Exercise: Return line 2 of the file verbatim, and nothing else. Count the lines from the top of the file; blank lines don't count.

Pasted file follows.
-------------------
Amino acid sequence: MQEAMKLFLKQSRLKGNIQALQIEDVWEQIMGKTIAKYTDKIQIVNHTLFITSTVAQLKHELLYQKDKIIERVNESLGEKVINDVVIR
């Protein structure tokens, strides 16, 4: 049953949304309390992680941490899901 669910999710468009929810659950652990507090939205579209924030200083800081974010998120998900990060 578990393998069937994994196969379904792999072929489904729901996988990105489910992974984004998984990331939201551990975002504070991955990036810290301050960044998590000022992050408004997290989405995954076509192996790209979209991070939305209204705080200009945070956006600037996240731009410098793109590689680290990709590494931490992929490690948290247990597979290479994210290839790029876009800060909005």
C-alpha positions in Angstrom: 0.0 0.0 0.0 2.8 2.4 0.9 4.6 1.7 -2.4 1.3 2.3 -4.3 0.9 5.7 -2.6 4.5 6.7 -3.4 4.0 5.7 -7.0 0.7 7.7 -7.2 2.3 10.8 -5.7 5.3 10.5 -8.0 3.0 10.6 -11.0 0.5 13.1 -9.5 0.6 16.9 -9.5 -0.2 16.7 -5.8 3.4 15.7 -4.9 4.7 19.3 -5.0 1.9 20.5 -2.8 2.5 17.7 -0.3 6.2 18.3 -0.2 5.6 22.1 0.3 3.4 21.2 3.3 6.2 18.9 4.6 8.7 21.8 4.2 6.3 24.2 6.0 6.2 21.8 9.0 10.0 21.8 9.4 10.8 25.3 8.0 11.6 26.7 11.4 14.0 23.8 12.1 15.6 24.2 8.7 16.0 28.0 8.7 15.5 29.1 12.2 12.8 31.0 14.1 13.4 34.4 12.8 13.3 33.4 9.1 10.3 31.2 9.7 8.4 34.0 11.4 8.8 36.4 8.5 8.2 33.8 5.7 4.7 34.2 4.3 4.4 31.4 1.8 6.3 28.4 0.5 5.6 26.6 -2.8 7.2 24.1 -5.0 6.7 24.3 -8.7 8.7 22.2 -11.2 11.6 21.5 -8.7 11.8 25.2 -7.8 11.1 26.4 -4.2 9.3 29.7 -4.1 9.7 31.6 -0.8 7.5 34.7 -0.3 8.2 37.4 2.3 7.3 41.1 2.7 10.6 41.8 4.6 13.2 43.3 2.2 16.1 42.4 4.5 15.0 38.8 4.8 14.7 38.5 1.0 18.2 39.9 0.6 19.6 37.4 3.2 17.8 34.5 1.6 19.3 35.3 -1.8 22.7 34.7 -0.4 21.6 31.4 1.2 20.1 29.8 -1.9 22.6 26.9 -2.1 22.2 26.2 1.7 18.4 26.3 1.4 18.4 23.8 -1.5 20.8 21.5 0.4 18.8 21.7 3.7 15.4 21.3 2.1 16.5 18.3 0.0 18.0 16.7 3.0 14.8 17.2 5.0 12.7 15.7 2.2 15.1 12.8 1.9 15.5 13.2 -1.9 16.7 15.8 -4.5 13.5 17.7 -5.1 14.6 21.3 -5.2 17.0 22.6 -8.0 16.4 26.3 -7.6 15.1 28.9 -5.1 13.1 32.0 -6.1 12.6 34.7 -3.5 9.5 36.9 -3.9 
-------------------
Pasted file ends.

């Protein structure tokens, strides 16, 4: 049953949304309390992680941490899901 669910999710468009929810659950652990507090939205579209924030200083800081974010998120998900990060 578990393998069937994994196969379904792999072929489904729901996988990105489910992974984004998984990331939201551990975002504070991955990036810290301050960044998590000022992050408004997290989405995954076509192996790209979209991070939305209204705080200009945070956006600037996240731009410098793109590689680290990709590494931490992929490690948290247990597979290479994210290839790029876009800060909005």